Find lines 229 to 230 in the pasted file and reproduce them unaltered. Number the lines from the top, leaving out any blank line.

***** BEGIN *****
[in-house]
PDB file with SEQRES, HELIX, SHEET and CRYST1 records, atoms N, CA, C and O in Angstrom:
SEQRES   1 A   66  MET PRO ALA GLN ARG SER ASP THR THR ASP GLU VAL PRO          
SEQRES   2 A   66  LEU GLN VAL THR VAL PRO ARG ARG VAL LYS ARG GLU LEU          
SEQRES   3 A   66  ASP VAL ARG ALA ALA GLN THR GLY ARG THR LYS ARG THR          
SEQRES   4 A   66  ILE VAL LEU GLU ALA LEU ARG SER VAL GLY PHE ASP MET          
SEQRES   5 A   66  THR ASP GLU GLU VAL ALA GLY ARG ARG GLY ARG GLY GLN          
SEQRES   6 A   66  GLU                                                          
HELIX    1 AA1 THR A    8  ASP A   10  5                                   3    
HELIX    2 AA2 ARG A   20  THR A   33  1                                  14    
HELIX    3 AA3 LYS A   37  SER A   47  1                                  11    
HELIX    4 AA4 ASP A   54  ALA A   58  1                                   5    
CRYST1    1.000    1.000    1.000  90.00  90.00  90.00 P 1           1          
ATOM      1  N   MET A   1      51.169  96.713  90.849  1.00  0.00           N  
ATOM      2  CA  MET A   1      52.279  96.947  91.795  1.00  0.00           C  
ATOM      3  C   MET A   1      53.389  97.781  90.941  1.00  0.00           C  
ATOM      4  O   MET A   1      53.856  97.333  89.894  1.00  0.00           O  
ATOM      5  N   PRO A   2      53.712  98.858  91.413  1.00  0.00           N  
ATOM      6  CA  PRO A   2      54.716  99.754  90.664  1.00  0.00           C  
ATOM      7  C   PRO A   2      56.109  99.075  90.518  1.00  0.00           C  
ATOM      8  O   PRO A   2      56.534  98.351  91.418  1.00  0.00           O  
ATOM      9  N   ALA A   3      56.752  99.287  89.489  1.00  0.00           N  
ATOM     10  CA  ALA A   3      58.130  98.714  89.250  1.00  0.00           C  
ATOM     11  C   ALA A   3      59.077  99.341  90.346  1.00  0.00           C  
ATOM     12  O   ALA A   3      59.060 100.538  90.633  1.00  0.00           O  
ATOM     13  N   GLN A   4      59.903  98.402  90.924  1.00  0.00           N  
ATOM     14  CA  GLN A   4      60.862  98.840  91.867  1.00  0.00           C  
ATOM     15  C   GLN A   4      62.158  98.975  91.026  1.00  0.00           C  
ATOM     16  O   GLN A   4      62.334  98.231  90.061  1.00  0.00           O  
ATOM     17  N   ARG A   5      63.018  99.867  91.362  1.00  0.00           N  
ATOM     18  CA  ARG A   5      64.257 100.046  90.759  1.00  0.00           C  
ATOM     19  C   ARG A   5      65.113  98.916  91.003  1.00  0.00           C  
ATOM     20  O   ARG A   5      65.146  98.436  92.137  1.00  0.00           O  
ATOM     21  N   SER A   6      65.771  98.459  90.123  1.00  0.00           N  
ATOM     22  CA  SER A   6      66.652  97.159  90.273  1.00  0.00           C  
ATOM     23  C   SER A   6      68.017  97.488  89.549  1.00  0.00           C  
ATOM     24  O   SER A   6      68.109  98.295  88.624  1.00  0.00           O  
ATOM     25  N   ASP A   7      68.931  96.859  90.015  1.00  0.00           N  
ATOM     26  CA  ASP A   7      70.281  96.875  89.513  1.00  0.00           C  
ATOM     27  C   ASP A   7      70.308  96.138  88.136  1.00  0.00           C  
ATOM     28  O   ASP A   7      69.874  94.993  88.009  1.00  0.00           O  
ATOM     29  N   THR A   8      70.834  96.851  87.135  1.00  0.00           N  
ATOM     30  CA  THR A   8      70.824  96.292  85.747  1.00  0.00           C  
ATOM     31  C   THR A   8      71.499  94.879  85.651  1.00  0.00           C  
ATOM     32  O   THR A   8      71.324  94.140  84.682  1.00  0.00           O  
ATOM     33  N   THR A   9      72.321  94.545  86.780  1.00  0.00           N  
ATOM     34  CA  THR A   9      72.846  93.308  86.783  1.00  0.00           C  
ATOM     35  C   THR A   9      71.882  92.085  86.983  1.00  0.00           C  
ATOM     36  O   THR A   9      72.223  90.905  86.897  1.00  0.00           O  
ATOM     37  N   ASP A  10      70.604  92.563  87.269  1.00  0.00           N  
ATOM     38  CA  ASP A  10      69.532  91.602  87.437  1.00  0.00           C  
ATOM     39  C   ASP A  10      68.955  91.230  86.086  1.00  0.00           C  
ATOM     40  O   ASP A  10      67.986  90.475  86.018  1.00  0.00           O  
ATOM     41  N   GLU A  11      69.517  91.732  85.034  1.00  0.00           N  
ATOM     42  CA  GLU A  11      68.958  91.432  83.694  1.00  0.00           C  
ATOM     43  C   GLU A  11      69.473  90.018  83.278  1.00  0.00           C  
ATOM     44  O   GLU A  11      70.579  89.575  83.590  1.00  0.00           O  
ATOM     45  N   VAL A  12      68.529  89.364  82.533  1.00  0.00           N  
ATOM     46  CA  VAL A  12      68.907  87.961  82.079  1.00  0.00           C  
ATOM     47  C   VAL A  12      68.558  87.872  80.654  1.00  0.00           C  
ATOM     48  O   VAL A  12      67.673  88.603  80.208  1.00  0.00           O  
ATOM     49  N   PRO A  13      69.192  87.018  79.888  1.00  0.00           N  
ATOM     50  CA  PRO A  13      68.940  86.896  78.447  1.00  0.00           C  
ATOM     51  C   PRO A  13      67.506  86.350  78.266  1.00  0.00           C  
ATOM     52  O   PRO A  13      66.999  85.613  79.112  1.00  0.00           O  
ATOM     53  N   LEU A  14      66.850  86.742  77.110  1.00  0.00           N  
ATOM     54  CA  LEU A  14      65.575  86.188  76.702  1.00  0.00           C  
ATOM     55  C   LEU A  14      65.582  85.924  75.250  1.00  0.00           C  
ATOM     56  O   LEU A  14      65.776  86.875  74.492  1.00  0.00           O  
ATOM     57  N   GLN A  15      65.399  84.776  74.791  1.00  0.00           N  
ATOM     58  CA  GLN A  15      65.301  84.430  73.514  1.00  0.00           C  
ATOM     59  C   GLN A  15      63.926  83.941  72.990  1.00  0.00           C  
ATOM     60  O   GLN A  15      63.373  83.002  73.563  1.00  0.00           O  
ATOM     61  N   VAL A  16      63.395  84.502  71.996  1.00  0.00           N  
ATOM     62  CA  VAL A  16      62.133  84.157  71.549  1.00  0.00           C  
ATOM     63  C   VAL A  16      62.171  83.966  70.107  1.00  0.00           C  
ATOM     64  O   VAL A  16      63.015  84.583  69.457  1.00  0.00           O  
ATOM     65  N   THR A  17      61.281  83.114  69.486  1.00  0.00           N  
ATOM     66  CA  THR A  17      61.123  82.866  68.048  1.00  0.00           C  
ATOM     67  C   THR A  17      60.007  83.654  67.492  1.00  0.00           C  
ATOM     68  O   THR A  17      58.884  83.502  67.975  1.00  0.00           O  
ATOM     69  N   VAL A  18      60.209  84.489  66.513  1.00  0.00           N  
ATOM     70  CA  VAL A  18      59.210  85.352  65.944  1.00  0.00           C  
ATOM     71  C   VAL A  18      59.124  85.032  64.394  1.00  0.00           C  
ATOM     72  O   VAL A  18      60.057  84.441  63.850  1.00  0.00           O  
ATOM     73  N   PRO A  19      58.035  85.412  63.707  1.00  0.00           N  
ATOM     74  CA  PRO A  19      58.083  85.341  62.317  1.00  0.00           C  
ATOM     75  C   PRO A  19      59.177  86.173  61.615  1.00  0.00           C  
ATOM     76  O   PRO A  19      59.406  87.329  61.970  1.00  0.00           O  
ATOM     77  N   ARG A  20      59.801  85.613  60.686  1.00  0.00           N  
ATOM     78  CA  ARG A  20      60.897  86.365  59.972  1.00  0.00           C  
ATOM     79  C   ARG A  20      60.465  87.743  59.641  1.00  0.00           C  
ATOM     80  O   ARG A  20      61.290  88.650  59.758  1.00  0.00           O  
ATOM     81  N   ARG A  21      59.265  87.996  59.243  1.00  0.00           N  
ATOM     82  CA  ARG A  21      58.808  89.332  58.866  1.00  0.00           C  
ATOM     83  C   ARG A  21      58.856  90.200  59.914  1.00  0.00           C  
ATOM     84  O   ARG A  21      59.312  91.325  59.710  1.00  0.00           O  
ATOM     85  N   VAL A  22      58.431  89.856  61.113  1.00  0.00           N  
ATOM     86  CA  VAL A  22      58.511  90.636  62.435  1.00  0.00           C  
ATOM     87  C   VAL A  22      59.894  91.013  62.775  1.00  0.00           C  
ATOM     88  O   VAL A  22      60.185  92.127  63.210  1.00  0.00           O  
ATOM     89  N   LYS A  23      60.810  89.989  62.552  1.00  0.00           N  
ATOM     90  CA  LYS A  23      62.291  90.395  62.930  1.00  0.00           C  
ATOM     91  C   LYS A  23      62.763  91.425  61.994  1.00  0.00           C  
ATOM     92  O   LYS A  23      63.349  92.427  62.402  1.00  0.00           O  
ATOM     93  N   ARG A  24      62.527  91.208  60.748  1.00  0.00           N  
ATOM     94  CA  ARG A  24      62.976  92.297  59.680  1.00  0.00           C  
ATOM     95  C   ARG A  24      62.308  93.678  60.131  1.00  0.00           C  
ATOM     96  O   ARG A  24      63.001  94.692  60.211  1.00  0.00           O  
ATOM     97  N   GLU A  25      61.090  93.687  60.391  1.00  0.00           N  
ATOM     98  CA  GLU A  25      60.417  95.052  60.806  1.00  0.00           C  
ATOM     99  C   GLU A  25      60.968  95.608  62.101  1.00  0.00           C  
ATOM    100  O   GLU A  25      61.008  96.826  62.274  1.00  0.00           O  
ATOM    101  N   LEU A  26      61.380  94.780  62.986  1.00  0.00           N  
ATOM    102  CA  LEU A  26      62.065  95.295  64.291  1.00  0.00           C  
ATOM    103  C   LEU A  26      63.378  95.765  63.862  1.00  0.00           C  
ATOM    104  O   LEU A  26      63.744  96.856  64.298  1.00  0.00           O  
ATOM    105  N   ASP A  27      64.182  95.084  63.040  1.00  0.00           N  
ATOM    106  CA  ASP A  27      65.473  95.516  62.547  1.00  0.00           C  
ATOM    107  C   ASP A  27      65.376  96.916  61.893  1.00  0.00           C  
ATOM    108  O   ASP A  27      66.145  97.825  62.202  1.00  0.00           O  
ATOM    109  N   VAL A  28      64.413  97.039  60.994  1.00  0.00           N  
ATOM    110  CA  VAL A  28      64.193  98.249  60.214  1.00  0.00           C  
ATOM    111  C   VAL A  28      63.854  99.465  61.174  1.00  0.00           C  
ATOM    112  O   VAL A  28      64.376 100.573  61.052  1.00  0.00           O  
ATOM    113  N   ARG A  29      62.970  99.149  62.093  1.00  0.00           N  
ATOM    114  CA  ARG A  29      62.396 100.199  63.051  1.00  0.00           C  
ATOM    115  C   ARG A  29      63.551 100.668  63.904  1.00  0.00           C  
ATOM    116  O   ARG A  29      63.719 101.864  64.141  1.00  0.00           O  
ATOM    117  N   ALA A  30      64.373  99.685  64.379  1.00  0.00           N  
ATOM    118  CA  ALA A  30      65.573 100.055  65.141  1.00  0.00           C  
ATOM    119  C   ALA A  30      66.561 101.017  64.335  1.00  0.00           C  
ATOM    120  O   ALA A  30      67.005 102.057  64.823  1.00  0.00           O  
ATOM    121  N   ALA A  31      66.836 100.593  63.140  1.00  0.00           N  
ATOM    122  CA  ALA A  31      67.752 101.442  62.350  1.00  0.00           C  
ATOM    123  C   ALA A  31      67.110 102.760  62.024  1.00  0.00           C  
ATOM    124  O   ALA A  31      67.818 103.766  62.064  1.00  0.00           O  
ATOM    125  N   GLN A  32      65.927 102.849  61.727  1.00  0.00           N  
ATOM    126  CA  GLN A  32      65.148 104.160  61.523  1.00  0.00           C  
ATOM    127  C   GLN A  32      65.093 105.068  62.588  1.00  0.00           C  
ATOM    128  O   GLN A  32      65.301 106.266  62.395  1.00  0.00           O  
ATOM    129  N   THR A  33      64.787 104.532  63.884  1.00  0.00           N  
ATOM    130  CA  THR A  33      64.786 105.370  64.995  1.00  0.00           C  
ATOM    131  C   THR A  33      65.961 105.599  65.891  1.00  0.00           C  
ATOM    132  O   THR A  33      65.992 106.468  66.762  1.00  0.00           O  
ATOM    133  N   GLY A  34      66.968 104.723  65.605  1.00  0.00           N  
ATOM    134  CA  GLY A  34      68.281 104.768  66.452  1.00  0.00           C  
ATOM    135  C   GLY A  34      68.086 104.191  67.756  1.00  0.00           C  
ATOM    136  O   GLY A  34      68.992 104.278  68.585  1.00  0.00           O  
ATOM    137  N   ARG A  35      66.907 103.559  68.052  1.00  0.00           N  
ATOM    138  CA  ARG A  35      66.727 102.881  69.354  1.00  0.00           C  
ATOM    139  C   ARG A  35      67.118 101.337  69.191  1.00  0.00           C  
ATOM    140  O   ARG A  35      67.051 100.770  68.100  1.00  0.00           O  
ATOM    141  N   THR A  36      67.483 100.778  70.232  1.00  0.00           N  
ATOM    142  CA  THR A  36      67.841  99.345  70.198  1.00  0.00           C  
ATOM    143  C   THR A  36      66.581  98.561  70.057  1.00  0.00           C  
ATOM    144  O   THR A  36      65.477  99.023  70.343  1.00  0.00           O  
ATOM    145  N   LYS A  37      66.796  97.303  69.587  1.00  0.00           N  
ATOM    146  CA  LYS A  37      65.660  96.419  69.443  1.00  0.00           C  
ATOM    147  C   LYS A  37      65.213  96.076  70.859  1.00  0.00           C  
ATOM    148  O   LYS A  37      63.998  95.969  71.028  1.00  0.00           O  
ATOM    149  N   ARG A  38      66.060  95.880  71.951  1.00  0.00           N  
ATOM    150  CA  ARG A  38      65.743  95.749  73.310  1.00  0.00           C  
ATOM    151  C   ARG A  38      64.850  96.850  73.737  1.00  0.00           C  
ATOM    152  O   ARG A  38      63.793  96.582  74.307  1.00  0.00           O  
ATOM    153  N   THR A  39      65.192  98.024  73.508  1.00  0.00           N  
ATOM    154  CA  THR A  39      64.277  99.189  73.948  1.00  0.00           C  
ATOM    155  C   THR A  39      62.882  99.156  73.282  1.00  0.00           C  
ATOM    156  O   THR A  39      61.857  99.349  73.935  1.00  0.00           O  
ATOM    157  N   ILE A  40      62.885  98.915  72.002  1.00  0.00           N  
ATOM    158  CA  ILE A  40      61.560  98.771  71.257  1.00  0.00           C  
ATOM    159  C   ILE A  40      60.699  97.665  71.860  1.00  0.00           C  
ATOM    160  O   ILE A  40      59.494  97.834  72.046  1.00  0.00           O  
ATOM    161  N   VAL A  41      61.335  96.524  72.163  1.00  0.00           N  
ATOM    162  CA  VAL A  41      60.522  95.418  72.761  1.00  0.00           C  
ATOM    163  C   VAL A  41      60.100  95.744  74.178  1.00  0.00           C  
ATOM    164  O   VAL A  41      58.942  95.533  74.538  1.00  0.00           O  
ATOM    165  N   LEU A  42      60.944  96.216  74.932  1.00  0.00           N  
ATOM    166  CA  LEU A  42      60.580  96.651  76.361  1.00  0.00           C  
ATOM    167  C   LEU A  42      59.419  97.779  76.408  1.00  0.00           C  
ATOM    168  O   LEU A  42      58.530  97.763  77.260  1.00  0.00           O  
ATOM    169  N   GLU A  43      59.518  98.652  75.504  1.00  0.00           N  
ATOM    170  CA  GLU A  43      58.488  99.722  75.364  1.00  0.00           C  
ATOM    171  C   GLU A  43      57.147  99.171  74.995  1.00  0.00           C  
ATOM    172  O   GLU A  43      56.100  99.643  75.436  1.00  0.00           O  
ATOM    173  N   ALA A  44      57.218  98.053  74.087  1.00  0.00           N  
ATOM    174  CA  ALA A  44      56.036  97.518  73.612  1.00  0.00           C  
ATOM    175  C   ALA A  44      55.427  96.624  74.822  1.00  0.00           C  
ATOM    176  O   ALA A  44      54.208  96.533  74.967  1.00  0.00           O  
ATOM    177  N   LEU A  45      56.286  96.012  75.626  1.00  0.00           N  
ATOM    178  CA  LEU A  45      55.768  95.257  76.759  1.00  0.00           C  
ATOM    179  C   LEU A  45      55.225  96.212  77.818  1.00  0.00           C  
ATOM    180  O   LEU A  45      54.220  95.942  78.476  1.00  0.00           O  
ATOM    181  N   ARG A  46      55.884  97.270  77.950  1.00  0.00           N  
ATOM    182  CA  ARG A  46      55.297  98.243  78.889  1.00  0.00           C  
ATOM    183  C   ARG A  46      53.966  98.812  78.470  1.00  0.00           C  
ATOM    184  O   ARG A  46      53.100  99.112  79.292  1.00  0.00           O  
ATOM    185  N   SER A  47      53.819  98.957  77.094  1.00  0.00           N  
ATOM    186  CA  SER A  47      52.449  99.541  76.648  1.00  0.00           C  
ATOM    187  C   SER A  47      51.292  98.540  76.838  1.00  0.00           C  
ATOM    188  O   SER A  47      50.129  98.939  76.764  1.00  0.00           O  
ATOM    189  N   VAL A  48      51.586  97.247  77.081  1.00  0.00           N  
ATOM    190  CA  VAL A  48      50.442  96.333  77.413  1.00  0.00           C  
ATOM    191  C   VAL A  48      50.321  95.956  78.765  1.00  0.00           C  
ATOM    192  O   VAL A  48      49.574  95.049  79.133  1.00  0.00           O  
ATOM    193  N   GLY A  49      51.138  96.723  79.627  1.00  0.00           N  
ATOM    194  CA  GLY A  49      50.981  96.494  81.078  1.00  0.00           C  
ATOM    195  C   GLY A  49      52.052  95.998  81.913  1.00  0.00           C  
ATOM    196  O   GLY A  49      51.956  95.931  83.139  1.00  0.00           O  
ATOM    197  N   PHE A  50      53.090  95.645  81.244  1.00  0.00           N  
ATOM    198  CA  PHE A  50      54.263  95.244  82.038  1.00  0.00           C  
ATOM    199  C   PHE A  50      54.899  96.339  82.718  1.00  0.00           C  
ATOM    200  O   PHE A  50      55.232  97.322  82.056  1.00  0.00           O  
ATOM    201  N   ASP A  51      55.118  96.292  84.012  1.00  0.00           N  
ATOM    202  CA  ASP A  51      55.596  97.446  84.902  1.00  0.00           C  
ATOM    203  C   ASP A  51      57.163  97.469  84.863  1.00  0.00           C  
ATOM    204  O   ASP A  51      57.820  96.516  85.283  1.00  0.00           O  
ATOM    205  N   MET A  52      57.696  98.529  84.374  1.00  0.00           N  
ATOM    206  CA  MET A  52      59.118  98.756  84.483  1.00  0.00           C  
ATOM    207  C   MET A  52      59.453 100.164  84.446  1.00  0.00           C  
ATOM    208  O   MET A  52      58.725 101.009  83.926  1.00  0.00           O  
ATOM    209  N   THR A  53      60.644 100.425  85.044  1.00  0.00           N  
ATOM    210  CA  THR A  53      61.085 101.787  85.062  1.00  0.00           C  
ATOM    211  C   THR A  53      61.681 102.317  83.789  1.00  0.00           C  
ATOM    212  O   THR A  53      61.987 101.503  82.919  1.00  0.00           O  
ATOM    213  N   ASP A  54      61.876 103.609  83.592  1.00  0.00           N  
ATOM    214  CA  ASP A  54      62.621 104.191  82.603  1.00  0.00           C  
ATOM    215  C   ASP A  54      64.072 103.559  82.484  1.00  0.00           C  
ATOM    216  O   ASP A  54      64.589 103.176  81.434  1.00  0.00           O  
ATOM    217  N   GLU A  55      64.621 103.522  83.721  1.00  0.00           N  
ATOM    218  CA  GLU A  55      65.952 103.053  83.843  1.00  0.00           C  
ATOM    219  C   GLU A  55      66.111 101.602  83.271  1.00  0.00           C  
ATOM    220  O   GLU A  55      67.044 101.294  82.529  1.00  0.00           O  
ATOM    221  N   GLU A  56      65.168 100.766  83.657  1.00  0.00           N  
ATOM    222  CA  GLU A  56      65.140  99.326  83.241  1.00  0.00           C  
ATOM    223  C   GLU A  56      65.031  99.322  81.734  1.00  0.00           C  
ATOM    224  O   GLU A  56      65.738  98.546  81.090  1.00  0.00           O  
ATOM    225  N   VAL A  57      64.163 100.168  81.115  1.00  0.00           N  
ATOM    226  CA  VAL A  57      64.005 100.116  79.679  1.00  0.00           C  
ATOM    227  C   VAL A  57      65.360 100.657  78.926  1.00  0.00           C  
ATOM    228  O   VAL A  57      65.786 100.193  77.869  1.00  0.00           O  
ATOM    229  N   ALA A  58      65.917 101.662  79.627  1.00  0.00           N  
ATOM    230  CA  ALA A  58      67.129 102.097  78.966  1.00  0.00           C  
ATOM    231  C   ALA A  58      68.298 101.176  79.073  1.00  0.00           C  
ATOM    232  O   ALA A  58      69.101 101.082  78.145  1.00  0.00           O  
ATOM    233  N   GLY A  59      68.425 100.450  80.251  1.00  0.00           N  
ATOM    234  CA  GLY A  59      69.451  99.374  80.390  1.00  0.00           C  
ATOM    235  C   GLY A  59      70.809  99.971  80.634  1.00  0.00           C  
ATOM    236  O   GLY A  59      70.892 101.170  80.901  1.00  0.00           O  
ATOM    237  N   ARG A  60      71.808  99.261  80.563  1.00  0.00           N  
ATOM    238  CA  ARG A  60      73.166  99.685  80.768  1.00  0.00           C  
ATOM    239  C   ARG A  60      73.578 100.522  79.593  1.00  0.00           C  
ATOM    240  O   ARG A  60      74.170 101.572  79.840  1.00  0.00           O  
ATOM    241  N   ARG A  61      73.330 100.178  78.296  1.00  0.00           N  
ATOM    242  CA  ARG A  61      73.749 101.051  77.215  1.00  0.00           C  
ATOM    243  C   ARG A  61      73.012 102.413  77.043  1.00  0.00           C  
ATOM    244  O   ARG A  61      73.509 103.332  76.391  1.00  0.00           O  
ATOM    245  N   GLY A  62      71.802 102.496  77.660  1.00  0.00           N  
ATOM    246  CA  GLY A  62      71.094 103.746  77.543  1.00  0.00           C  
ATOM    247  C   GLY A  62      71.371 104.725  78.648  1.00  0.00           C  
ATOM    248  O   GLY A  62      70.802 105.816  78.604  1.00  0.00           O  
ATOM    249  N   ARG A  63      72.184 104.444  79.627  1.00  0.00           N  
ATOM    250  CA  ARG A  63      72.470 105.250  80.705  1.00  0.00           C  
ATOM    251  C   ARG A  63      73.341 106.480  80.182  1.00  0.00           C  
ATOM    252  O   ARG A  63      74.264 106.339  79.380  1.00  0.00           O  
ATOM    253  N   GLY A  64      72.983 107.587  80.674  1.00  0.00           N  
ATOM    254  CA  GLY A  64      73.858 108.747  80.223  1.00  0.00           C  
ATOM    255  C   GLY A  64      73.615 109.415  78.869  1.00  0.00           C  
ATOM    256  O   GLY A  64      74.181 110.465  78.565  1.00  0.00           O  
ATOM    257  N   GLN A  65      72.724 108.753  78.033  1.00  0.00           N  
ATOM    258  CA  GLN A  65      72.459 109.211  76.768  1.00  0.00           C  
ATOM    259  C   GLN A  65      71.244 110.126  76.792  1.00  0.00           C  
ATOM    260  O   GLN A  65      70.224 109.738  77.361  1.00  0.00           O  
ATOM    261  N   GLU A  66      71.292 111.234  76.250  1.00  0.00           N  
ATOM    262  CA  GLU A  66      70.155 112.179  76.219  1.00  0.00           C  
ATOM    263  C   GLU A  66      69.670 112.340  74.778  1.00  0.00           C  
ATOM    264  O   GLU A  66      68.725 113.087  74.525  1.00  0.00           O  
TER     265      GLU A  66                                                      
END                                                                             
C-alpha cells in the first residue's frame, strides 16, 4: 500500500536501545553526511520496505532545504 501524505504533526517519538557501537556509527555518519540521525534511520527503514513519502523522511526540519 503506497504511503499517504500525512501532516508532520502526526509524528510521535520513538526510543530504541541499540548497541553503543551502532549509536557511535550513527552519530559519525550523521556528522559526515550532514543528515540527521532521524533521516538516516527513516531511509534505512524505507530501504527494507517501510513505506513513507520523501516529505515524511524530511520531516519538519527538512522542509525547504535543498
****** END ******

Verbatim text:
ATOM    216  O   ASP A  54      64.589 103.176  81.434  1.00  0.00           O  
ATOM    217  N   GLU A  55      64.621 103.522  83.721  1.00  0.00           N  